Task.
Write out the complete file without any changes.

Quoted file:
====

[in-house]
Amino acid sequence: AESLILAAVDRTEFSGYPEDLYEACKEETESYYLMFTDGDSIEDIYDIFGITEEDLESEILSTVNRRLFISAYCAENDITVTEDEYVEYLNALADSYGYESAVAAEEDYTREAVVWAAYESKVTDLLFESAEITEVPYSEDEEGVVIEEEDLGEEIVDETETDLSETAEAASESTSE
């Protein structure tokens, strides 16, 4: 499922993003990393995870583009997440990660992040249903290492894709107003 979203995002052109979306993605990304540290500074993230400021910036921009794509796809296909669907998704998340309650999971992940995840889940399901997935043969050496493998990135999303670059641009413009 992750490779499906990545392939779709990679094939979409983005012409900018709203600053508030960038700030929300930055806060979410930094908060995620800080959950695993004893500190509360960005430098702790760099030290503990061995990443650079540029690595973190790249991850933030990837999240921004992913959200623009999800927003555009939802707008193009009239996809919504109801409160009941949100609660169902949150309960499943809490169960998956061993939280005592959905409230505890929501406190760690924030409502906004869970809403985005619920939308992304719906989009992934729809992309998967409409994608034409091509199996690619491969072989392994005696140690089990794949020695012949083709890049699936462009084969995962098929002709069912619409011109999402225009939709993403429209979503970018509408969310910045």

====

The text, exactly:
[in-house]
Amino acid sequence: AESLILAAVDRTEFSGYPEDLYEACKEETESYYLMFTDGDSIEDIYDIFGITEEDLESEILSTVNRRLFISAYCAENDITVTEDEYVEYLNALADSYGYESAVAAEEDYTREAVVWAAYESKVTDLLFESAEITEVPYSEDEEGVVIEEEDLGEEIVDETETDLSETAEAASESTSE
């Protein structure tokens, strides 16, 4: 499922993003990393995870583009997440990660992040249903290492894709107003 979203995002052109979306993605990304540290500074993230400021910036921009794509796809296909669907998704998340309650999971992940995840889940399901997935043969050496493998990135999303670059641009413009 992750490779499906990545392939779709990679094939979409983005012409900018709203600053508030960038700030929300930055806060979410930094908060995620800080959950695993004893500190509360960005430098702790760099030290503990061995990443650079540029690595973190790249991850933030990837999240921004992913959200623009999800927003555009939802707008193009009239996809919504109801409160009941949100609660169902949150309960499943809490169960998956061993939280005592959905409230505890929501406190760690924030409502906004869970809403985005619920939308992304719906989009992934729809992309998967409409994608034409091509199996690619491969072989392994005696140690089990794949020695012949083709890049699936462009084969995962098929002709069912619409011109999402225009939709993403429209979503970018509408969310910045």